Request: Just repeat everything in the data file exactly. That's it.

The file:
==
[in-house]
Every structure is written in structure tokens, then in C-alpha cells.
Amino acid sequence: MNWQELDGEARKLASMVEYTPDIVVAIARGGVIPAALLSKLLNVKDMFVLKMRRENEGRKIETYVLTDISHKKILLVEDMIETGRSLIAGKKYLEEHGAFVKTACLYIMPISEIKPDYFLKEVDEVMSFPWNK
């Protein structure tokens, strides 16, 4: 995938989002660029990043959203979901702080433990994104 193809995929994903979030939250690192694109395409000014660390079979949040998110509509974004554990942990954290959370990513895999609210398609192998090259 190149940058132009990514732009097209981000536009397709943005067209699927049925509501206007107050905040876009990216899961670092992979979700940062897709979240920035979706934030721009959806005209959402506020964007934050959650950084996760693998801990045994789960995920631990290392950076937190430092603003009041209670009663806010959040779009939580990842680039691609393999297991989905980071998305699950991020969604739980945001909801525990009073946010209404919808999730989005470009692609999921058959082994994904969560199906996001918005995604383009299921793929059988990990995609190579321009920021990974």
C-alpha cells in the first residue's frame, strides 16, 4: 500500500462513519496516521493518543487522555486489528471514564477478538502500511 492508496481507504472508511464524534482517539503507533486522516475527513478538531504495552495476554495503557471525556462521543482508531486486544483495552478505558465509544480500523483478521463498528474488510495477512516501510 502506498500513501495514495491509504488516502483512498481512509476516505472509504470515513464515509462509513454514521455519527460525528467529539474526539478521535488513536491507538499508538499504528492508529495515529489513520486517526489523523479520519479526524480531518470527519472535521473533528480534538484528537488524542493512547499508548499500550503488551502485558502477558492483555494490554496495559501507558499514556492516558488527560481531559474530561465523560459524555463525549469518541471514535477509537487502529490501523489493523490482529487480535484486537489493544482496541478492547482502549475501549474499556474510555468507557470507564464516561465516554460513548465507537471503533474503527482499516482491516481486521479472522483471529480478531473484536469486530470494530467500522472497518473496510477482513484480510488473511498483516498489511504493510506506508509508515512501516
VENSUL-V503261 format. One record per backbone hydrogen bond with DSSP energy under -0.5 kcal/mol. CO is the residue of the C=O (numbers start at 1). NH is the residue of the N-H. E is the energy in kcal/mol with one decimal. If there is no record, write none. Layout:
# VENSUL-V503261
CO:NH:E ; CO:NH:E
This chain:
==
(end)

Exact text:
[in-house]
Every structure is written in structure tokens, then in C-alpha cells.
Amino acid sequence: MNWQELDGEARKLASMVEYTPDIVVAIARGGVIPAALLSKLLNVKDMFVLKMRRENEGRKIETYVLTDISHKKILLVEDMIETGRSLIAGKKYLEEHGAFVKTACLYIMPISEIKPDYFLKEVDEVMSFPWNK
């Protein structure tokens, strides 16, 4: 995938989002660029990043959203979901702080433990994104 193809995929994903979030939250690192694109395409000014660390079979949040998110509509974004554990942990954290959370990513895999609210398609192998090259 190149940058132009990514732009097209981000536009397709943005067209699927049925509501206007107050905040876009990216899961670092992979979700940062897709979240920035979706934030721009959806005209959402506020964007934050959650950084996760693998801990045994789960995920631990290392950076937190430092603003009041209670009663806010959040779009939580990842680039691609393999297991989905980071998305699950991020969604739980945001909801525990009073946010209404919808999730989005470009692609999921058959082994994904969560199906996001918005995604383009299921793929059988990990995609190579321009920021990974």
C-alpha cells in the first residue's frame, strides 16, 4: 500500500462513519496516521493518543487522555486489528471514564477478538502500511 492508496481507504472508511464524534482517539503507533486522516475527513478538531504495552495476554495503557471525556462521543482508531486486544483495552478505558465509544480500523483478521463498528474488510495477512516501510 502506498500513501495514495491509504488516502483512498481512509476516505472509504470515513464515509462509513454514521455519527460525528467529539474526539478521535488513536491507538499508538499504528492508529495515529489513520486517526489523523479520519479526524480531518470527519472535521473533528480534538484528537488524542493512547499508548499500550503488551502485558502477558492483555494490554496495559501507558499514556492516558488527560481531559474530561465523560459524555463525549469518541471514535477509537487502529490501523489493523490482529487480535484486537489493544482496541478492547482502549475501549474499556474510555468507557470507564464516561465516554460513548465507537471503533474503527482499516482491516481486521479472522483471529480478531473484536469486530470494530467500522472497518473496510477482513484480510488473511498483516498489511504493510506506508509508515512501516
VENSUL-V503261 format. One record per backbone hydrogen bond with DSSP energy under -0.5 kcal/mol. CO is the residue of the C=O (numbers start at 1). NH is the residue of the N-H. E is the energy in kcal/mol with one decimal. If there is no record, write none. Layout:
# VENSUL-V503261
CO:NH:E ; CO:NH:E
This chain: